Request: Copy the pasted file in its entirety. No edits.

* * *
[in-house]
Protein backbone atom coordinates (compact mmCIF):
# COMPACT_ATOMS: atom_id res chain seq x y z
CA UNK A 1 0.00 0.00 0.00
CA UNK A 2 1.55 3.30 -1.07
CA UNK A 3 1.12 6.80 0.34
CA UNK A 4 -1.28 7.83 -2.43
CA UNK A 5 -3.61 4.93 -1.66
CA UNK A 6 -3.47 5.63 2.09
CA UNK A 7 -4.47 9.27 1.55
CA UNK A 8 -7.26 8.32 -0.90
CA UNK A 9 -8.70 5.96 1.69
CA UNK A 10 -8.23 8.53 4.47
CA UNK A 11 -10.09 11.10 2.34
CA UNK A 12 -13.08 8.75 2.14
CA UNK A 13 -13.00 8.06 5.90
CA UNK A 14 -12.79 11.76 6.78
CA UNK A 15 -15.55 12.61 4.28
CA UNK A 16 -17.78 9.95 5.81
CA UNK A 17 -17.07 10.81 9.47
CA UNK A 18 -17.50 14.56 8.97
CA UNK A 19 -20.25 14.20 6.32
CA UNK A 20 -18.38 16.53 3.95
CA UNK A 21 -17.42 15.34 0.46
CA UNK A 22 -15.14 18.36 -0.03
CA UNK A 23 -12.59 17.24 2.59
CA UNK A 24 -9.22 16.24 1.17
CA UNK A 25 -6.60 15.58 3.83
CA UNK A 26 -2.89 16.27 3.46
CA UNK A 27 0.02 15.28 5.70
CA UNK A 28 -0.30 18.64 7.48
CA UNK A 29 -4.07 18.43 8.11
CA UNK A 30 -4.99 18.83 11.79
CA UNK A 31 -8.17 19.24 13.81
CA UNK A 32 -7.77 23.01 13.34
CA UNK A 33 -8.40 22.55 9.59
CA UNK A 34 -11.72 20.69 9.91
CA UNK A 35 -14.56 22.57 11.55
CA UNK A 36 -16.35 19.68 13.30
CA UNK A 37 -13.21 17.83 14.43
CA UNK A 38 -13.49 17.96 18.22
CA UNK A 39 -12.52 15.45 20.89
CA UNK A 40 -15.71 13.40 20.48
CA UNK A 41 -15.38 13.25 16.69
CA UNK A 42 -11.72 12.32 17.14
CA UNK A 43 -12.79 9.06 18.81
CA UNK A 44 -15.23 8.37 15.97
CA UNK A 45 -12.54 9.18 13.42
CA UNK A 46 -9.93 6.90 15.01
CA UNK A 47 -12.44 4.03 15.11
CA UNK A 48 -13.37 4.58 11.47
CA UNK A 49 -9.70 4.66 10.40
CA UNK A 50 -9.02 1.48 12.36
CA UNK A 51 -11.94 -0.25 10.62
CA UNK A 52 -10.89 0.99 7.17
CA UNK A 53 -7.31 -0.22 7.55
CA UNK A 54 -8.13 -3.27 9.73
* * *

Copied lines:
[in-house]
Protein backbone atom coordinates (compact mmCIF):
# COMPACT_ATOMS: atom_id res chain seq x y z
CA UNK A 1 0.00 0.00 0.00
CA UNK A 2 1.55 3.30 -1.07
CA UNK A 3 1.12 6.80 0.34
CA UNK A 4 -1.28 7.83 -2.43
CA UNK A 5 -3.61 4.93 -1.66
CA UNK A 6 -3.47 5.63 2.09
CA UNK A 7 -4.47 9.27 1.55
CA UNK A 8 -7.26 8.32 -0.90
CA UNK A 9 -8.70 5.96 1.69
CA UNK A 10 -8.23 8.53 4.47
CA UNK A 11 -10.09 11.10 2.34
CA UNK A 12 -13.08 8.75 2.14
CA UNK A 13 -13.00 8.06 5.90
CA UNK A 14 -12.79 11.76 6.78
CA UNK A 15 -15.55 12.61 4.28
CA UNK A 16 -17.78 9.95 5.81
CA UNK A 17 -17.07 10.81 9.47
CA UNK A 18 -17.50 14.56 8.97
CA UNK A 19 -20.25 14.20 6.32
CA UNK A 20 -18.38 16.53 3.95
CA UNK A 21 -17.42 15.34 0.46
CA UNK A 22 -15.14 18.36 -0.03
CA UNK A 23 -12.59 17.24 2.59
CA UNK A 24 -9.22 16.24 1.17
CA UNK A 25 -6.60 15.58 3.83
CA UNK A 26 -2.89 16.27 3.46
CA UNK A 27 0.02 15.28 5.70
CA UNK A 28 -0.30 18.64 7.48
CA UNK A 29 -4.07 18.43 8.11
CA UNK A 30 -4.99 18.83 11.79
CA UNK A 31 -8.17 19.24 13.81
CA UNK A 32 -7.77 23.01 13.34
CA UNK A 33 -8.40 22.55 9.59
CA UNK A 34 -11.72 20.69 9.91
CA UNK A 35 -14.56 22.57 11.55
CA UNK A 36 -16.35 19.68 13.30
CA UNK A 37 -13.21 17.83 14.43
CA UNK A 38 -13.49 17.96 18.22
CA UNK A 39 -12.52 15.45 20.89
CA UNK A 40 -15.71 13.40 20.48
CA UNK A 41 -15.38 13.25 16.69
CA UNK A 42 -11.72 12.32 17.14
CA UNK A 43 -12.79 9.06 18.81
CA UNK A 44 -15.23 8.37 15.97
CA UNK A 45 -12.54 9.18 13.42
CA UNK A 46 -9.93 6.90 15.01
CA UNK A 47 -12.44 4.03 15.11
CA UNK A 48 -13.37 4.58 11.47
CA UNK A 49 -9.70 4.66 10.40
CA UNK A 50 -9.02 1.48 12.36
CA UNK A 51 -11.94 -0.25 10.62
CA UNK A 52 -10.89 0.99 7.17
CA UNK A 53 -7.31 -0.22 7.55
CA UNK A 54 -8.13 -3.27 9.73